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Goodnight Punpun Vol. 1 Review

Manga and Anime

Goodnight Punpun Vol. 1 Review

Inio Asano is one of the bigger names in the manga scene in Japan. He is known for writing a wide variety of stories and genres, from the psychological thriller of Nijigahara Holograph to a slice of life tale like solanin. Today’s subject is perhaps one of Asano’s most memorable series, Goodnight Punpun. Is it good?

Goodnight Punpun Vol. 1 (Viz Media)

Written and Drawn By: Inio Asano
Translation By: JN Productions
Lettering: Annaliese Christman

The Lowdown

Punpun Punyama is a normal elementary school kid. He has a group of friends he hangs out with, has some big dreams, is getting more curious about the world (wants to find some porn as well), and there’s a girl he’s crushing on. This is his weird, surreal, melancholy story… of the time he was in elementary school.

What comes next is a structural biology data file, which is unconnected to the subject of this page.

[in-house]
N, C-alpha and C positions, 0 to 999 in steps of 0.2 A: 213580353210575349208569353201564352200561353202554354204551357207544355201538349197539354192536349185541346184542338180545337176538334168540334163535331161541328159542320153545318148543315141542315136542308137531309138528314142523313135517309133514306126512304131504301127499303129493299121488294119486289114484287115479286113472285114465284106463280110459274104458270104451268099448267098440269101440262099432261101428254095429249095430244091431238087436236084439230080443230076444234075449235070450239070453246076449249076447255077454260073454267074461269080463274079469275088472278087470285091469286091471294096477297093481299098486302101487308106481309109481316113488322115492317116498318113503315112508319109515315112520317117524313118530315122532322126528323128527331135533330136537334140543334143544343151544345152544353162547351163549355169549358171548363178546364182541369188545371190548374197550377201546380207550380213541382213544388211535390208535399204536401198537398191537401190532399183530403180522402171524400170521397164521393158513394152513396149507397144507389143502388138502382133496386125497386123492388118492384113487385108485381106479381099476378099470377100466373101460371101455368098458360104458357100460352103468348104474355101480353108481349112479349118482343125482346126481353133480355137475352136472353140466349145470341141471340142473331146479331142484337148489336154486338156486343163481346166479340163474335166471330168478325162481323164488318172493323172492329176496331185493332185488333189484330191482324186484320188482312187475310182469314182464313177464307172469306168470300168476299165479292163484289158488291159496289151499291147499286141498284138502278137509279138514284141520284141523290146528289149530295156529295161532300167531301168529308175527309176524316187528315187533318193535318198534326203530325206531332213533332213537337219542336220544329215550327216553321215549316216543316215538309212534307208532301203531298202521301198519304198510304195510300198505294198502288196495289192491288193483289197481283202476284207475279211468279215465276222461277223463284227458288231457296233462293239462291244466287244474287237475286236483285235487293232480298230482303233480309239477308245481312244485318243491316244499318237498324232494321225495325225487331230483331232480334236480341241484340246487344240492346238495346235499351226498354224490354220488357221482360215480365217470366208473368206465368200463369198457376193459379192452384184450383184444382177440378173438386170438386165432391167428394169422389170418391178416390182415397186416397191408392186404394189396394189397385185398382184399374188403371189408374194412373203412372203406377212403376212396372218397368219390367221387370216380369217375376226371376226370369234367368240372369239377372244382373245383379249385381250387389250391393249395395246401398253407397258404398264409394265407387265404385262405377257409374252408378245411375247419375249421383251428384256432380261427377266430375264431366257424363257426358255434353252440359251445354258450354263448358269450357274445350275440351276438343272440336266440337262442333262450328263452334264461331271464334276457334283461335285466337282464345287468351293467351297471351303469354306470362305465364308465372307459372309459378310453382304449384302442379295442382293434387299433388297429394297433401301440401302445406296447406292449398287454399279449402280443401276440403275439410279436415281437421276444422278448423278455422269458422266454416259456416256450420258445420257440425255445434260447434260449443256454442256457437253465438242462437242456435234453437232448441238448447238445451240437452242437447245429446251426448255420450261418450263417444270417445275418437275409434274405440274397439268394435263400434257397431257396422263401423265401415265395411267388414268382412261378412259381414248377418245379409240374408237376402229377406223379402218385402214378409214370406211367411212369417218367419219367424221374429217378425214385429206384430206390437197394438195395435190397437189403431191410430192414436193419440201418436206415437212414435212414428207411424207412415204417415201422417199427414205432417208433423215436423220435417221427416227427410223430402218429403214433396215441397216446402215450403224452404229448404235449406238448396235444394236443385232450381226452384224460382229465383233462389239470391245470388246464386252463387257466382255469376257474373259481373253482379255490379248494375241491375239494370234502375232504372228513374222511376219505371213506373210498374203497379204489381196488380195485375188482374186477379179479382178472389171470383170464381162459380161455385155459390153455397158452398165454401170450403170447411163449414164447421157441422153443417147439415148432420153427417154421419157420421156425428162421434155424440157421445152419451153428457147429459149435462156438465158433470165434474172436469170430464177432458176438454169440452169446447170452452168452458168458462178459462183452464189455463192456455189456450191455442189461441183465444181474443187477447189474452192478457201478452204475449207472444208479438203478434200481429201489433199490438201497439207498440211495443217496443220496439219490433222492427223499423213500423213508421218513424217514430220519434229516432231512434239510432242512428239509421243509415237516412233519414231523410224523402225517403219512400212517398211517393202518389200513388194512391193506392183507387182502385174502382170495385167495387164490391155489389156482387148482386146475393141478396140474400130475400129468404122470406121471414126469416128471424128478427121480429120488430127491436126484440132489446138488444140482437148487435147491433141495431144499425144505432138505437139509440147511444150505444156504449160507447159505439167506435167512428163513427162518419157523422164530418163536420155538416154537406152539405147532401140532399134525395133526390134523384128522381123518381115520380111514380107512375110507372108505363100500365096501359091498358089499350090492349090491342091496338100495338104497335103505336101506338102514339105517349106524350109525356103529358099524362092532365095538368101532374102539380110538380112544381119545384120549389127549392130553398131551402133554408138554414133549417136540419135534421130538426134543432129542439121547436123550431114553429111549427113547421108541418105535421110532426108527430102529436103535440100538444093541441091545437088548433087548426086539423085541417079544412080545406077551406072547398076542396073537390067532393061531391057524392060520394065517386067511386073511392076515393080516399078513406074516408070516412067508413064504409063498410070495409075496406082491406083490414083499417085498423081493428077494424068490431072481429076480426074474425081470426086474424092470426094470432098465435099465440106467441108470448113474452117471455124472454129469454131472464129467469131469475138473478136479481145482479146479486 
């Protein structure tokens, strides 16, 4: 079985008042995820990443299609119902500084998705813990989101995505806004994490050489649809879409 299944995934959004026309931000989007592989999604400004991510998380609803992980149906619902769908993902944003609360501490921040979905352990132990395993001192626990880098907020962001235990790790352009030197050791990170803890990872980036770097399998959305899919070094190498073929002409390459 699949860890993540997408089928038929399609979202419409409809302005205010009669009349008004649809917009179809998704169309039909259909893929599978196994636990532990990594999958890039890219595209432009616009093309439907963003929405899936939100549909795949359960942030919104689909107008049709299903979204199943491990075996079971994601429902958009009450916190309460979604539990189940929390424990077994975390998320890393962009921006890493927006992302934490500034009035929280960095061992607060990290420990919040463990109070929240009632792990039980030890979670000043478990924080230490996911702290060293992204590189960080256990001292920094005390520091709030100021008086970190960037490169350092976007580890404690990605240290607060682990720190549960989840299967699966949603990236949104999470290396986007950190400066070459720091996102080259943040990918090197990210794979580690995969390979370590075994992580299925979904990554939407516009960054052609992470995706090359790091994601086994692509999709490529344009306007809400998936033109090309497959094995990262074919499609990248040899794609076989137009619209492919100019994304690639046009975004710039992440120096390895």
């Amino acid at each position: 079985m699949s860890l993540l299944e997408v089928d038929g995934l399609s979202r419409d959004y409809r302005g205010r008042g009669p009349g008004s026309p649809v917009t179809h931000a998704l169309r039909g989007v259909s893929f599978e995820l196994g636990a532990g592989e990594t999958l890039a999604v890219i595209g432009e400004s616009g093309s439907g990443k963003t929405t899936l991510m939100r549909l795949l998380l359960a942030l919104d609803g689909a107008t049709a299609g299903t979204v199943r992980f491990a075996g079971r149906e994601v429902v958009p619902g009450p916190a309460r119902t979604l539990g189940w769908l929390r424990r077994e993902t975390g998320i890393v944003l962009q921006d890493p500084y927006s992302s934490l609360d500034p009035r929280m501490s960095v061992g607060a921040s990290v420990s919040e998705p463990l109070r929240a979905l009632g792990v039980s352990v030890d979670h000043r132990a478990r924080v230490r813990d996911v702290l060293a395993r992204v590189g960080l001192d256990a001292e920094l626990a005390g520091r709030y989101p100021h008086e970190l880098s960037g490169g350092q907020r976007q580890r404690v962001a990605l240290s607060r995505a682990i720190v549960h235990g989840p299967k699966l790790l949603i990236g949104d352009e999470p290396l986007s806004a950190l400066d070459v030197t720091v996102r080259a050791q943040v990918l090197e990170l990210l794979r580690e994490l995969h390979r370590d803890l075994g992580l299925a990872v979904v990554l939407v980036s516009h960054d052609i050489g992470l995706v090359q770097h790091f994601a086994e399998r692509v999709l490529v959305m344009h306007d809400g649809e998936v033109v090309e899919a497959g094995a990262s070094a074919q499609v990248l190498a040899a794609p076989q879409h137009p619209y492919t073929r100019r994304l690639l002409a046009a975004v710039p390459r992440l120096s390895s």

The Initial Impression

Goodnight Punpun is a bizarre little tale; it’s a slice-of-life/coming of age story with heaping doses of surreality and wild imagery. Goodnight Punpun introduces us to Punpun, our odd elementary school kid protagonist with an active imagination going through enormous pressures, difficulties at home, and the bewilderment he faces from having grown up a bit quicker than most. However, to even the describe the manga as just that does not do it justice, since the story also gives attention to a lot of the other people around him. There are also plenty of weird moments sprinkled throughout, along with plenty of odd daydream/fantasy scenes as well, giving deeper insight into the main character. Despite the sound of it, this first volume is just so thoroughly engrossing that you can’t put it down.